US stocks slip after post-election surge; oil falls again
Stocks have surged over the past week as the market recovered from its October swoon, and they jumped a day ago following the U.S. midterm elections.
KEEPING SCORE: The S&P 500 index shed 13 points, or 0.5 percent, to 2,800 as of 3 p.m. Eastern time. The S&P 500 jumped 2.1 percent Wednesday. That was its sixth gain in the last seven trading days, a rally that’s helped stocks make up a lot of the ground they lost in October.
The Dow Jones Industrial Average lost 59 points, or 0.2 percent, to 26,120. The Nasdaq composite dipped 59 points, or 0.8 percent, to 7,511 after it surged 2.6 percent a day earlier. The Russell 2000 index of smaller-company stocks slipped 7 points, or 0.5 percent, to 1,574.
Stocks climbed Wednesday after the midterm elections generally went the way investors thought they would. The Democrats took control of the House of Representatives while the Republicans held on to a majority in the Senate. That means that politics appears that much less likely to crowd out the performance of the strong U.S. economy. A Federal Reserve meeting ending Thursday is not expected to result in an interest rate hike.
COMM ON: Chipmaker Qualcomm had a stronger-than-expected fourth quarter, but investors were startled by its forecasts for the current period. It’s projecting revenue of $4.5 billion to $5.3 billion, far below the $5.6 billion analysts expected, according to FactSet. Its stock lost 8.2 percent to $58.04.
Apple stopped making royalty payments to Qualcomm following a dispute between the companies, and later decided to stop using Qualcomm modems in some of its products. Qualcomm said both of those changes have hurt its results.
BONDS: Bond prices were steady. The yield on the 10-year Treasury note remained at 3.23 percent. The Federal Reserve left interest rates where they are, but suggested it plans to keep raising rates in response to the strong U.S. economy. The Fed has raised its key rate eight times since late 2015 and is expected to do so again in December, with several more increases to follow.
Banks made small gains as long-term interest rates remained near highest levels of this year. High-dividend stocks fell. Southern Co. lost 0.9 percent to $46.58 and timberland real estate owner Weyerhauser dipped 1.4 percent to $27.12. Those stocks climbed in October as the rest of the market dropped because investors consider them safe options, but they’ve faded recently as stocks stabilized and high-growth companies started to do better.
THE QUOTE: Stocks started sinking last month because investors worried that the Fed was going to raise interest rates to the point they slowed down economic growth. But John Lynch, chief investment strategist at LPL Research, said he doesn’t think that’s going to happen and that the Fed will stop raising rates in 2019.
“We do not believe they will be as aggressive as many fear,” he said. “We still don’t have anything approaching the wage pressures that have historically scared the Fed.”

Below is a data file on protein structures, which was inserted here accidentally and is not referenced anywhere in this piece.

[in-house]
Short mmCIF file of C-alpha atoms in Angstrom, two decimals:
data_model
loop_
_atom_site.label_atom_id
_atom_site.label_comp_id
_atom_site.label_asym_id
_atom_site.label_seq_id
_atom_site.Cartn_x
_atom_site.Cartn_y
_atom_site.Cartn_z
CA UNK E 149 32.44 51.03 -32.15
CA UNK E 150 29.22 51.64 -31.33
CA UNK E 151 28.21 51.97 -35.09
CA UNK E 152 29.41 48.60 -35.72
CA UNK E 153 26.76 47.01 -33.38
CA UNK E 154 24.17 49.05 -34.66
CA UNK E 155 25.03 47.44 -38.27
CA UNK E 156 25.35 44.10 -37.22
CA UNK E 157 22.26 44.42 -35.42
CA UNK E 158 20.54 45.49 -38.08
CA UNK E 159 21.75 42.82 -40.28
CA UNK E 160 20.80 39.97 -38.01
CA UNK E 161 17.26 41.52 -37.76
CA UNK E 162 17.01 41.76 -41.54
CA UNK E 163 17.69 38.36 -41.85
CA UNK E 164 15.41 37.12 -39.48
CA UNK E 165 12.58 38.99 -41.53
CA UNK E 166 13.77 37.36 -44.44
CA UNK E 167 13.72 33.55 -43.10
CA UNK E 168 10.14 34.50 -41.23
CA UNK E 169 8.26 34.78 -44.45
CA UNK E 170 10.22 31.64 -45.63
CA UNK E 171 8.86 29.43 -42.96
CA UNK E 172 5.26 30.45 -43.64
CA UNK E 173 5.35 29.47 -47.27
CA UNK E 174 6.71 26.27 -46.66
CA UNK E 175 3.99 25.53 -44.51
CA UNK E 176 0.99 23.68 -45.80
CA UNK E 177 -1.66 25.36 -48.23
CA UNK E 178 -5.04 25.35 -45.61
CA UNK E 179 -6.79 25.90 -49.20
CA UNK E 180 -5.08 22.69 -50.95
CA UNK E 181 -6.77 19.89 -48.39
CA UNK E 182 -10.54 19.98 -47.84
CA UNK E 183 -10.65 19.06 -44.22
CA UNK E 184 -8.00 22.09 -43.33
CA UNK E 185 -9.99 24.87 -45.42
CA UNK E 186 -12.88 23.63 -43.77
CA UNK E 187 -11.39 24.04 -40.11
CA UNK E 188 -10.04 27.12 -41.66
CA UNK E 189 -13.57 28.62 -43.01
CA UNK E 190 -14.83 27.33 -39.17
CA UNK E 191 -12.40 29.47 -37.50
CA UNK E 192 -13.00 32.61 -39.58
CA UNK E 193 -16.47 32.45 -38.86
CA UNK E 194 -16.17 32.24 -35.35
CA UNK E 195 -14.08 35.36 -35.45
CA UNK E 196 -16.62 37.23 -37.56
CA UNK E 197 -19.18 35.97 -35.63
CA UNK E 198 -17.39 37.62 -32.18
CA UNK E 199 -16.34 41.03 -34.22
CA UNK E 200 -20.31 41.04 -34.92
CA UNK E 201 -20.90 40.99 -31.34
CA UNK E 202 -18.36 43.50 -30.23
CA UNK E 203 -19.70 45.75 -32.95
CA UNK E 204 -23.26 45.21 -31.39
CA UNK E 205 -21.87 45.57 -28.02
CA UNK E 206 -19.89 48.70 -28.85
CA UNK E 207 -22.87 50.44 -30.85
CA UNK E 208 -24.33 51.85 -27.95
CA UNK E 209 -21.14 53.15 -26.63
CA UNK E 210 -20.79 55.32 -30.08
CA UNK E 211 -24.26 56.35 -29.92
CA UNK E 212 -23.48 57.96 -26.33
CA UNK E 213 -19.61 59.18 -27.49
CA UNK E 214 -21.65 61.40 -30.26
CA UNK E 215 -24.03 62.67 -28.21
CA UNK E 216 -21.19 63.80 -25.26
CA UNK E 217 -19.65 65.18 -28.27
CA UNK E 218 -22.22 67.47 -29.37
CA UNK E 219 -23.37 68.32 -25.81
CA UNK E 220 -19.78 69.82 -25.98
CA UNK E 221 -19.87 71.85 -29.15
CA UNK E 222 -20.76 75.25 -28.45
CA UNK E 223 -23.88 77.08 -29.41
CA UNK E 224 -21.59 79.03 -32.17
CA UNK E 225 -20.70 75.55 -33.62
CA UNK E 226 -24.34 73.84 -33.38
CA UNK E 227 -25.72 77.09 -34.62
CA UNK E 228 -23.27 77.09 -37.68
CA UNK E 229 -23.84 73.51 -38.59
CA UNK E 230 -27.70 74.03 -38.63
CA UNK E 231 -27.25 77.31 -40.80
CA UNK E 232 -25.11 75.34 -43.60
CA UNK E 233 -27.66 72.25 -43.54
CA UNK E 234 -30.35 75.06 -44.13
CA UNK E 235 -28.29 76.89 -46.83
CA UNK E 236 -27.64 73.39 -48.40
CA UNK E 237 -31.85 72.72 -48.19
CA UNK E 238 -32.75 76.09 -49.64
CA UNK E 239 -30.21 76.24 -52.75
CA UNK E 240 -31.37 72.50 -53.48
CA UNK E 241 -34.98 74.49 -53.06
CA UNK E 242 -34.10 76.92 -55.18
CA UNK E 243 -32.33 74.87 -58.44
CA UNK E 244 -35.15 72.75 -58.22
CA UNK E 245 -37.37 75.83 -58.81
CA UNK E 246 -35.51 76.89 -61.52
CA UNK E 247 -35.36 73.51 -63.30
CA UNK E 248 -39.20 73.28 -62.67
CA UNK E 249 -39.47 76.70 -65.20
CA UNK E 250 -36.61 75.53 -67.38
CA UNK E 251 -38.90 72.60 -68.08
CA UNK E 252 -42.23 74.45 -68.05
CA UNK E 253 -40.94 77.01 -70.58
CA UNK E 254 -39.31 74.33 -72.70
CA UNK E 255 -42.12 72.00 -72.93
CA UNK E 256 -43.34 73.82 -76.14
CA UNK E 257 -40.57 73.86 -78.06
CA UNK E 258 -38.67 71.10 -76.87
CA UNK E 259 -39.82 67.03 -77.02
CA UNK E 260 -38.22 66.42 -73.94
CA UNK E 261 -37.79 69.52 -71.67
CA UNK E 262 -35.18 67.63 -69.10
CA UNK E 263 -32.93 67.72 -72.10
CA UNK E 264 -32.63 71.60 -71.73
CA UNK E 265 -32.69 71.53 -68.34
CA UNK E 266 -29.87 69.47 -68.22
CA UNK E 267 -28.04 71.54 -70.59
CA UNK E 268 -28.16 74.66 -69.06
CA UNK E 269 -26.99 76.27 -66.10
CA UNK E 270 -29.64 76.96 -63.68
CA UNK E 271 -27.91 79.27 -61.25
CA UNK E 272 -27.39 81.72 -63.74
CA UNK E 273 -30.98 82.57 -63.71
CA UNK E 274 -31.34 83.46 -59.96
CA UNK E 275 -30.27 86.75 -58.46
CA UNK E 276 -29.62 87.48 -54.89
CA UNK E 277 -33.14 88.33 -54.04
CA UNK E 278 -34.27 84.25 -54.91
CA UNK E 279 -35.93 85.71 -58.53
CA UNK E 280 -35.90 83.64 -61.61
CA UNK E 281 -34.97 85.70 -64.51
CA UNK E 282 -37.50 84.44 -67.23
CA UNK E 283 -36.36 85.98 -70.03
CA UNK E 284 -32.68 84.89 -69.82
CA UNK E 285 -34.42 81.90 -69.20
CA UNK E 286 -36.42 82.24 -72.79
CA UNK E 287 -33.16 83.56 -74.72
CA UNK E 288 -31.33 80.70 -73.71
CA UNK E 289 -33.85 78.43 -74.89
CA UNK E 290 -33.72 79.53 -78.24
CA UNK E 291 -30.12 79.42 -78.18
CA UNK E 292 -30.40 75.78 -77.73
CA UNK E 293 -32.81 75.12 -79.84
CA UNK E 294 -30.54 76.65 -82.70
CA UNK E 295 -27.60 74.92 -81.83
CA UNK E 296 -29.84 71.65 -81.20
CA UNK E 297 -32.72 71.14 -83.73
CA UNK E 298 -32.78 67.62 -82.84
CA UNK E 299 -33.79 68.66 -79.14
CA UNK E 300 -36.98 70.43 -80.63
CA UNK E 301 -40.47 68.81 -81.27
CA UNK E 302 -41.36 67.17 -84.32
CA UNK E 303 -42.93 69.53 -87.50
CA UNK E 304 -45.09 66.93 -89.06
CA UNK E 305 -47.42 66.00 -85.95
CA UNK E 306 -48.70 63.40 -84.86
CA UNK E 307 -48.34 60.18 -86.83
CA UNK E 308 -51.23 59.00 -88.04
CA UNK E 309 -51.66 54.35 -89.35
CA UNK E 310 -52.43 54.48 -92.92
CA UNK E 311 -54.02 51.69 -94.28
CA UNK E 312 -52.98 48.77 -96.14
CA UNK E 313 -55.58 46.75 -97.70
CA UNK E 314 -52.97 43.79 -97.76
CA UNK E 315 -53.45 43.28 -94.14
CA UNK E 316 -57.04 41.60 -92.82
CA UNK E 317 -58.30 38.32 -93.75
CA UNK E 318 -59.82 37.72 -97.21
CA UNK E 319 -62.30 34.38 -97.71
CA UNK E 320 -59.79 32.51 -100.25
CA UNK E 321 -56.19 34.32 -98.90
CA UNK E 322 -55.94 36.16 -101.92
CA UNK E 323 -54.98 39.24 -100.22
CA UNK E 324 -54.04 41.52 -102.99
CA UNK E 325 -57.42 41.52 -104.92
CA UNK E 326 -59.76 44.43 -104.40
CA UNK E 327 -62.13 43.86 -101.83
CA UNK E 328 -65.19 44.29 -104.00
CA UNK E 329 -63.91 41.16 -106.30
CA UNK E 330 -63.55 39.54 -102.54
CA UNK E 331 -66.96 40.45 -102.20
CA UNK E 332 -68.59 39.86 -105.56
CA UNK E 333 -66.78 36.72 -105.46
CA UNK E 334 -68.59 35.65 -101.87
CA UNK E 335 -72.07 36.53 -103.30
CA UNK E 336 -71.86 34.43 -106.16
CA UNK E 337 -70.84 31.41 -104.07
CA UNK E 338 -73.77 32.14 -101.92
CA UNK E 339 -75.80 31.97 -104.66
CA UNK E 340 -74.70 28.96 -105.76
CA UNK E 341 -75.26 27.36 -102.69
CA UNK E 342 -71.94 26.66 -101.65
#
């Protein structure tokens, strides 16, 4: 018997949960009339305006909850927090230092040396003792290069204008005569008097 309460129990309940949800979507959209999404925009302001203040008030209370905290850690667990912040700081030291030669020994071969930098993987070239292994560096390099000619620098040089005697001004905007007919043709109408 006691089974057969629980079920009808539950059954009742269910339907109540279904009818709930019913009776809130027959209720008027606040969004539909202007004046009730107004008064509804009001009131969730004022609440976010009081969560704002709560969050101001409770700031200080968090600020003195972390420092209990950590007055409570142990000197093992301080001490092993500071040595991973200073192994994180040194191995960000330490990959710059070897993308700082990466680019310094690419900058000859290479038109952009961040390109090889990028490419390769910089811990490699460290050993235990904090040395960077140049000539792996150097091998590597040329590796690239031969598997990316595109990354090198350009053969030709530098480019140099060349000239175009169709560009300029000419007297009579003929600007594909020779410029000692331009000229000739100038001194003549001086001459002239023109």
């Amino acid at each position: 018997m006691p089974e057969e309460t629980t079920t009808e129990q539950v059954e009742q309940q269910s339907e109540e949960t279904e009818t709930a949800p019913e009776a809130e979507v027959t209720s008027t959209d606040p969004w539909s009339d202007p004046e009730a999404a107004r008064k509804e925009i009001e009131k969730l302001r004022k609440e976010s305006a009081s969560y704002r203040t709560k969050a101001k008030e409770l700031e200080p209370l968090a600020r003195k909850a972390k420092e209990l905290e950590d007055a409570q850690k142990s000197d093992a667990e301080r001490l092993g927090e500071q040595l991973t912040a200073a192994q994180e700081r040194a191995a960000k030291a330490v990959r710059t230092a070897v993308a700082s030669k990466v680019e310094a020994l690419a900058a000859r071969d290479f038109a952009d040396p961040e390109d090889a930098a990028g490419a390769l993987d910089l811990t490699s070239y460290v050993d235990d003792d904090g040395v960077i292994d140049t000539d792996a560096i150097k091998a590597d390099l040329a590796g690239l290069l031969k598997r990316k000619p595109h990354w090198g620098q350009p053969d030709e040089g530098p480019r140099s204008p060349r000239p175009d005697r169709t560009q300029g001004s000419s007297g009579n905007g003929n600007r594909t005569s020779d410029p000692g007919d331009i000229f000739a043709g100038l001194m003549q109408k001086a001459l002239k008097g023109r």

The Fed has been raising rates so it can prevent inflation from getting out of hand. Lynch said that inflation isn’t going to get much stronger because wages aren’t going to grow much faster than they currently are. He said factors like the retirement of more Baby Boomers, global competition, and slower economic growth in the U.S. will all limit increases in pay.
HOME WRECKED: D.R. Horton, one of the largest homebuilders, fell 9 percent to $34.23 after its earnings and sales fell short of Wall Street forecasts. The company said rising home prices and mortgage rates are affecting demand. That exact combination has been weighing on home sales and the stocks all year. PulteGroup fell 3.6 percent to $24.19 and Lennar lost 2.3 percent to $41.99.
WYNN LOSES: Wynn Resorts dropped 12.3 percent to $100.01 after the casino operator said its business in Macau has slowed down recently.
ENERGY: Benchmark U.S. crude oil fell 1.6 percent to $60.67 a barrel in New York, and Brent crude lost 2 percent to $70.65 a barrel in London.
U.S. crude oil has fallen 20 percent since early October, when it traded at its highest price in almost four years. Government fuel stockpiles have expanded and the U.S. issued waivers to a number of countries that allow them to continue importing oil from Iran in spite of renewed sanctions on that country.
Wholesale gasoline was little changed at $1.64 a gallon. Heating oil dropped 3.1 percent to $2.17 a gallon. Natural gas edged down to $3.54 per 1,000 cubic feet.
METAL: Gold fell 0.3 percent to $1,225.10 an ounce. Silver lost 1 percent to $14.42 an ounce. Copper slipped 0.7 percent to $2.74 a pound.
CURRENCIES: The dollar rose to 113.96 yen from 113.34 yen. The euro fell to $1.1363 from $1.1455.
OVERSEAS: Germany’s DAX lost 0.4 percent and the British FTSE 100 picked up 0.3 percent. The CAC 40 in France was 0.1 percent lower.
The Japanese Nikkei 225 rallied 1.8 percent and South Korea’s Kospi rose 0.7 percent. In Hong Kong, the Hang Seng added 0.3 percent.